During the Second World War, sightseeing, or rubbernecking as the Americans so aptly called it, was a common pastime. No television or local radio stations to keep them up to date, housewives, the elderly, and anyone with time to spare visited sites of interest to discover what was going on. There was undoubtedly an element of voyeurism in this, but, on the other hand, most people were genuinely concerned about what might happen to them 'if the worst came to the worst'. Our family was no exception, and my first experience of sightseeing came in 1940 when I was four years old.
The collapse of the British Expeditionary Force and the subsequent evacuation of Dunkirk sent shock waves through the community. Now the last line of defence had been broken and the army was licking its wounds, people didn't know what to expect. An invasion, they felt, would come sooner rather than later.
For security reasons, the authorities decided to disperse returning soldiers to camps all over the country. Likewise, the sick and wounded, too numerous for one area to cope with, they dispersed to medical facilities over a wide area. Some of these they allocated to Wolverhampton's main hospital, the Royal.
The evening before their expected arrival the local newspaper, the Express and Star, published details. They were to arrive at the Low Level Station the following afternoon, local authorities there to welcome them and no doubt provide refreshments. Mom, thinking there would be too many sightseers at the station, decided to view the proceedings from another vantage point. Consequently, the following afternoon, she – with me in tow – joined a small crowd outside the hospital gates.
Either the train bringing the casualties to town arrived late, or the welcoming committee held up things but, whatever the cause, we had to wait a long time before the first ambulances arrived. Much to my surprise when the soldiers disembarked, they were a dirty and disheveled lot with cigarettes dangling from their lips. Some had arms in slings, others hobbled about on crutches. To me, in my childish innocence, they didn't look at all like the heroes I had seen in books, or even the tin soldiers I played with. The crowd clapped them and shouted words of encouragement; the solitary stretcher case elicited a sympathetic cheer. When the last soldier had found his way into the hospital, the small fleet of ambulances returned to the station to pick up another group. Already running late, we then returned home with me wondering what all the fuss had been about.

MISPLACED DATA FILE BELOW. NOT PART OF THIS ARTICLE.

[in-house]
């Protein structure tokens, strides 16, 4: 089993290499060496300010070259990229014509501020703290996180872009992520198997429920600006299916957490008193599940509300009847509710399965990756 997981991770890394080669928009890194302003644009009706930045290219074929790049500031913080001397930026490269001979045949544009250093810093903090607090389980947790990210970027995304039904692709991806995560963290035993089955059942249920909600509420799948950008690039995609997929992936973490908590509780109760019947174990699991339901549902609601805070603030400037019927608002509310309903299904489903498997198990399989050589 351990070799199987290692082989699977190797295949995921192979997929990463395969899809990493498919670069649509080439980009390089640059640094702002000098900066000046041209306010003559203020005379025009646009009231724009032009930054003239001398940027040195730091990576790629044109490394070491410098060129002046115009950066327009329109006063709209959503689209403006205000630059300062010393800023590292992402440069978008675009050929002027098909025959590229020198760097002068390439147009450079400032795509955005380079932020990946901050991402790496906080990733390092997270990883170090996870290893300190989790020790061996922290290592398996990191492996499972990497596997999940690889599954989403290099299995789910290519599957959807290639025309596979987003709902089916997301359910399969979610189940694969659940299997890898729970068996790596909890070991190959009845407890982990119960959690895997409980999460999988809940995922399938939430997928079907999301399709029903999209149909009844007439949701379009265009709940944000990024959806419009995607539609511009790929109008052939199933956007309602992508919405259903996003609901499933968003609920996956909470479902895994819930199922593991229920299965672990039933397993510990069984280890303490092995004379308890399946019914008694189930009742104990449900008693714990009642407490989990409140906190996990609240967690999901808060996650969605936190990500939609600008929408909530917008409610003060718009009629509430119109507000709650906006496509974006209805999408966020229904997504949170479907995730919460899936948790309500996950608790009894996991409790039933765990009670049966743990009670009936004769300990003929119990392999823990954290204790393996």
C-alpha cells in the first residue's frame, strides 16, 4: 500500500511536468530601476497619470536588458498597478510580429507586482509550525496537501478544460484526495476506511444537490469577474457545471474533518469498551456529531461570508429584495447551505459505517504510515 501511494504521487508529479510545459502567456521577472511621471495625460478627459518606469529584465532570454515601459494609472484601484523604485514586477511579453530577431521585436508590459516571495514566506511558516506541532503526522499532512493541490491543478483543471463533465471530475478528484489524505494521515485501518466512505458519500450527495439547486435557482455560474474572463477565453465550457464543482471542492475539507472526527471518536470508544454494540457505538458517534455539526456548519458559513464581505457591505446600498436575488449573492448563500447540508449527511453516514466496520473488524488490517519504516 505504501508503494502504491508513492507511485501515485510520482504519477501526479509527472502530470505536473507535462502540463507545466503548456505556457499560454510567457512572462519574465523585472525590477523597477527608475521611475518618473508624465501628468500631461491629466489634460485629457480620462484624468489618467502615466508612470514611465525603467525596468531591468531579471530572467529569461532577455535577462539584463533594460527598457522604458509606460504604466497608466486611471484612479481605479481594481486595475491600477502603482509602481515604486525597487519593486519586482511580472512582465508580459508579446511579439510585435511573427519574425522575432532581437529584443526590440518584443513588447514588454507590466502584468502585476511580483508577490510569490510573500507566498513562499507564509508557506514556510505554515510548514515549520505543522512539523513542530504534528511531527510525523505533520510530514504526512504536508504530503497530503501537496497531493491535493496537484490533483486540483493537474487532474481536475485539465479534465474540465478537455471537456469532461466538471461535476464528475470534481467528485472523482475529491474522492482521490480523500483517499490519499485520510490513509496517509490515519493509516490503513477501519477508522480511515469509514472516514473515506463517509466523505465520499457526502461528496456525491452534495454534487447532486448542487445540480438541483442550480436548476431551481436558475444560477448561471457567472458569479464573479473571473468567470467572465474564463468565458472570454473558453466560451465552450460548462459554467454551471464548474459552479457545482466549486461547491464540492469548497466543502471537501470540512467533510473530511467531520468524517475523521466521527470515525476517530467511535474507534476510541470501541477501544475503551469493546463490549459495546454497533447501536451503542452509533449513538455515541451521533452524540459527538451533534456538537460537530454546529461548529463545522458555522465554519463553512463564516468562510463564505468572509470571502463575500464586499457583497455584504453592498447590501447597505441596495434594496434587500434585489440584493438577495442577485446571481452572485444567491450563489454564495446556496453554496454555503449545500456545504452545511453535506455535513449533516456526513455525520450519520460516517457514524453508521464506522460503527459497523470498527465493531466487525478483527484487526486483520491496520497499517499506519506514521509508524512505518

Not long after that event, bombing raids began. At first, the wave after wave of droning planes that passed nightly overhead on their way to Manchester and Liverpool spared us. They were not, however, so kind to Coventry and Birmingham, both of which suffered badly.
The prospect of the same happening to us worried Mom so much that she decided to see first hand what the future might hold in store. And so, one wintry morning we headed for the railway station. Unfortunately, to save a few pennies on bus and train fares, she chose our nearest station, the one located in Station Street, Heath Town. A mistake! First stop out of town, it was little more than a halt at which only local trains stopped. What followed was one of those long cold waits so common in the war years that children with their short attention spans found so exasperating. It was no use, as Mom did, looking at the timetable every few minutes. Wartime transport was unpredictable; timetables abandoned to confuse the enemy. Trains were invariably late and when they did arrive, crowded. In those days, there were far more local stops, the slow moving 'local trains' stopping at each and every one. No corridors on the train, each separate compartment housed a dozen or so passengers on two facing bench seats. Anyone who needed to go to the toilet during the long, slow journey was in serious trouble.